It may come as a surprise to learn that the county of Wexford was once a Republic in its own right, as opposed to being merely part of one. I blame the French myself, as did the British administration in Ireland. Far too many people thinking they could emulate the French Revolution and get rid of tyrranical rule.
It all happened, of course, in May 1798, when the United Irishmen rose in rebellion in different parts of the country. The most successful and longest lasting of these disparate insurrections was in the Banner county but the rebellion itself kicked off in Dublin when small crowds of men set out from some of the poorer parts of Dublin hoping to seize the symbolic Dublin Castle and other key public buildings.
So thoroughly infiltrated were the Dublin United Irishmen – one of their most inspirational leaders, Lord Edward Fitzgerald had already been captured, that the rising stood little or no chance. The militia sorted out the rebels and many simply abandoned their weapons and quietly slipped back to their homes. More successful were rebellions in the counties around Dublin, in north Kildare, southern Meath and west Wicklow – though opposition was mopped up quickly here.
But the most successful insurrection, other than that of the Northern United Irishmen in County Antrim, was in Wexford, an area not deemed worthy of that much attention by the Castle in its intelligence operations. That was a mistake. Despite losing its leader, Bagenal Harvey, before Wexford rose, the rebels retained good enough leaders to cause serious problems to the local militia. Harvey was captured after the authorities moved against him on the basis of information secured through the torture of leading United Irishman Anthony Perry. Perry had been pitchcapped by the North Cork Militia in Gorey. This delightful practice involved pouring hot tar onto the heads of rebels and tearing it off when it had cooled. Perry later got at least some of his own back when he was released, joined the rebels and led a force at the Battle of Tuberneering in 4 June which destroyed much of the British force in North Wexford. A few days before the citizens of Wexford had established their own republican regime.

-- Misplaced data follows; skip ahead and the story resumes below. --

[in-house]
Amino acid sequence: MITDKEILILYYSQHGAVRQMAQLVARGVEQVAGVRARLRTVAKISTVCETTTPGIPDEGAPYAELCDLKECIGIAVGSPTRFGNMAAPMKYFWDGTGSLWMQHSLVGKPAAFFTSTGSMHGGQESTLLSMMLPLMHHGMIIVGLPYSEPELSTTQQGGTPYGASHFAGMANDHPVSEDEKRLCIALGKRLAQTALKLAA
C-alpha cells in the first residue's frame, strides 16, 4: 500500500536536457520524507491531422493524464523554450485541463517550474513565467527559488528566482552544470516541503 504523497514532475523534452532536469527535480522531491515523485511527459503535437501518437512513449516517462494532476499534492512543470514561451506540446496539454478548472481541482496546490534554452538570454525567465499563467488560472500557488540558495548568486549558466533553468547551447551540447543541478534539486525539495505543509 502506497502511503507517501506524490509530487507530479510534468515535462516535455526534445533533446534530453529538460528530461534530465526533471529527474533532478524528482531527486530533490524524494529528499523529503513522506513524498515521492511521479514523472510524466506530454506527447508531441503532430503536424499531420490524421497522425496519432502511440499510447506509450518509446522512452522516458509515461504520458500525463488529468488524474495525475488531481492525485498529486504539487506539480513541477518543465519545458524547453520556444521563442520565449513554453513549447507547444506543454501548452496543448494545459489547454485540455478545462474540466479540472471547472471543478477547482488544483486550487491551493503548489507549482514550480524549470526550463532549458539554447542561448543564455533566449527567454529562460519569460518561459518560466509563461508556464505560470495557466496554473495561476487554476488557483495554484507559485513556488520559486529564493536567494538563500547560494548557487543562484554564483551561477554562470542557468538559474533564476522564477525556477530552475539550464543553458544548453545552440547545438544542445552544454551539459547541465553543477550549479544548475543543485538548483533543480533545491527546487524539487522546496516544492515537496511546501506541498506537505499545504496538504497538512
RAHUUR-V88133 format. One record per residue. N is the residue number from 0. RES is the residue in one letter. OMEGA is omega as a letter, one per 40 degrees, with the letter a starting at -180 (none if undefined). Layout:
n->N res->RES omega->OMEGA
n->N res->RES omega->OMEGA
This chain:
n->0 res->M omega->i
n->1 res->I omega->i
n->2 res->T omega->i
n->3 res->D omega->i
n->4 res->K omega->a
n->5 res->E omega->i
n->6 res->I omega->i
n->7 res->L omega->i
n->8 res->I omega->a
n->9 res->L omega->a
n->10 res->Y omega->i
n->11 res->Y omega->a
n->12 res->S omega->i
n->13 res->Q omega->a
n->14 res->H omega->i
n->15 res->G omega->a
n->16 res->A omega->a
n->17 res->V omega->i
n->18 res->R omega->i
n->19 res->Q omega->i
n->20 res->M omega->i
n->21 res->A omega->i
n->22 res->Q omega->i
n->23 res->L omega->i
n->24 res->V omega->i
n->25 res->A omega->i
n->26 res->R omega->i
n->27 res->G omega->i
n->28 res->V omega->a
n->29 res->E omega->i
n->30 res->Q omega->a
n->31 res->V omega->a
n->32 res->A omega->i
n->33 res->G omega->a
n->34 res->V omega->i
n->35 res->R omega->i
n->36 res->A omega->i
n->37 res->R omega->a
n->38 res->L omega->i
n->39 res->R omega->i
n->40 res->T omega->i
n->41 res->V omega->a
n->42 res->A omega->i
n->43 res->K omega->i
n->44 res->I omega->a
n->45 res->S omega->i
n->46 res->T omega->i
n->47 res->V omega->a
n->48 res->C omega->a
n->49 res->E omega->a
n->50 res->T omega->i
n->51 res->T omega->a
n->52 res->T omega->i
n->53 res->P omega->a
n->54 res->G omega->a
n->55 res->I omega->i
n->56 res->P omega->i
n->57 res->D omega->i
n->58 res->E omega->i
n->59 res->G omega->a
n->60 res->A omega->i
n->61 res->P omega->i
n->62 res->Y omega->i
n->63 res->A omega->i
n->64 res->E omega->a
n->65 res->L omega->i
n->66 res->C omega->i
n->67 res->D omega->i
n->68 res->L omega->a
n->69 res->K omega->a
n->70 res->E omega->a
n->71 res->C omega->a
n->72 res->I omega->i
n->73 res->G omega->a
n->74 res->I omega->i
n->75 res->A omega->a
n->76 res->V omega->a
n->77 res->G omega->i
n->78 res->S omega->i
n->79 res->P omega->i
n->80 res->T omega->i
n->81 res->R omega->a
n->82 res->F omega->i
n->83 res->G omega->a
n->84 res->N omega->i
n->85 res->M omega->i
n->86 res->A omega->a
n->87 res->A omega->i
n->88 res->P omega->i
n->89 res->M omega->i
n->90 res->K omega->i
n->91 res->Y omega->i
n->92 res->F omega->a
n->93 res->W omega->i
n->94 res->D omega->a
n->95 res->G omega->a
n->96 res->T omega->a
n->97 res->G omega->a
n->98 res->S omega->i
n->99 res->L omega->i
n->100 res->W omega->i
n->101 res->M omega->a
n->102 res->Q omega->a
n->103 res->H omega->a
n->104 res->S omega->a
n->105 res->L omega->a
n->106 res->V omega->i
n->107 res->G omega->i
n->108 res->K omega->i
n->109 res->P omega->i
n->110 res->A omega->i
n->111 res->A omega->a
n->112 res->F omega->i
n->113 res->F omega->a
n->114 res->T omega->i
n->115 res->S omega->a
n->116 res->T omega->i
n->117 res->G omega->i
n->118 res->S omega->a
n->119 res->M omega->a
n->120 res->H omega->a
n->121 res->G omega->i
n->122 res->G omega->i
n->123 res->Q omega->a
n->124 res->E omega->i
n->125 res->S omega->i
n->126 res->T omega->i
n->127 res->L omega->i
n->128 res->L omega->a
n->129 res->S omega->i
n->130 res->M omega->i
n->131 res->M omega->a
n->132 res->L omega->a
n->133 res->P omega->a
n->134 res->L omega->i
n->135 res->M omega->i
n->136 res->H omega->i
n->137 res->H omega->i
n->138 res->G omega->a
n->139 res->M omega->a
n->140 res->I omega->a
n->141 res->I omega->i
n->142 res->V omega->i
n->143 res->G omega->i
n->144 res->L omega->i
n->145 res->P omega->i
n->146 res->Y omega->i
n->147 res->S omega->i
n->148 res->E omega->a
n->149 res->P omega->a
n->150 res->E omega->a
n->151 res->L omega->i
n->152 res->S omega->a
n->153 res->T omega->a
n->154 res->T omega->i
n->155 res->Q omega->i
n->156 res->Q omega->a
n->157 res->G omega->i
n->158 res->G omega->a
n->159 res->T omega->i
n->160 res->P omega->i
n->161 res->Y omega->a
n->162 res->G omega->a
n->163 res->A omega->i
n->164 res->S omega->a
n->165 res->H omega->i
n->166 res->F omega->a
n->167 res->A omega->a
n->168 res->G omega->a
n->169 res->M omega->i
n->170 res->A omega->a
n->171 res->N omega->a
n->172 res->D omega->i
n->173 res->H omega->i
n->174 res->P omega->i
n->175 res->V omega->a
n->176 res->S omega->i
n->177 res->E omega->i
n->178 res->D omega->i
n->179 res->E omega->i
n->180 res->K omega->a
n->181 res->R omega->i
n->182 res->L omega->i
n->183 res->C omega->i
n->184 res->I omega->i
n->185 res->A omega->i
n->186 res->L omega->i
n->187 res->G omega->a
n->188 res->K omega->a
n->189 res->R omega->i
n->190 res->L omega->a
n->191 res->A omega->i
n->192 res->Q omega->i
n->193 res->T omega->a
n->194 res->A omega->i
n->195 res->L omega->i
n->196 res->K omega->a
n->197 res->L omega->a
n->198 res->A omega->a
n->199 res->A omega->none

The rebels had quickly taken Enniscorthy and then Wexford town itself, led by among others, Perry, Fr.John Murphy and John Kelly, the ‘Boy from Killane’ in the folk song of that name – though he was highly unlikely to have ‘seven feet in height with some inches to spare’. For a fortnight the British Army in Wexford was unable to inflict serious defeat on the rebels, until the United Irishmen fell short of taking New Ross on 5 June. It was towards the end of the battle for New Ross that one of two infamous massacres of loyalist civilians took place at Scullabogue when 200 men, women and children were herded into a farm building which was then burned with the loss of all but two lives. The atrocity was probably in retaliation for the many outrages that had been committed, by the largely Protestant, Yeomanry forces in the weeks prior.
As the British General, Gerard Lake, continued to make inroads on the rebels, defeating the bulk of their forces at Vinegar Hill on 21 June, a second massacre of loyalists took place on Wexford Bridge. Accordingly it was there that Bagenal Harvey and John Kelly were hanged after the reverse at Vinegar Hill and inevitable repercussions of that defeat. The British response to rebellion was ferocious, all the more so as small bands of rebels continued to hold out in the county for some months. Many of those captured in 1798 and later were brutally executed.
The United Irishmen’s rebellion, which found its most successful expression in County Wexford, began in Dublin 216 years ago, on this day.s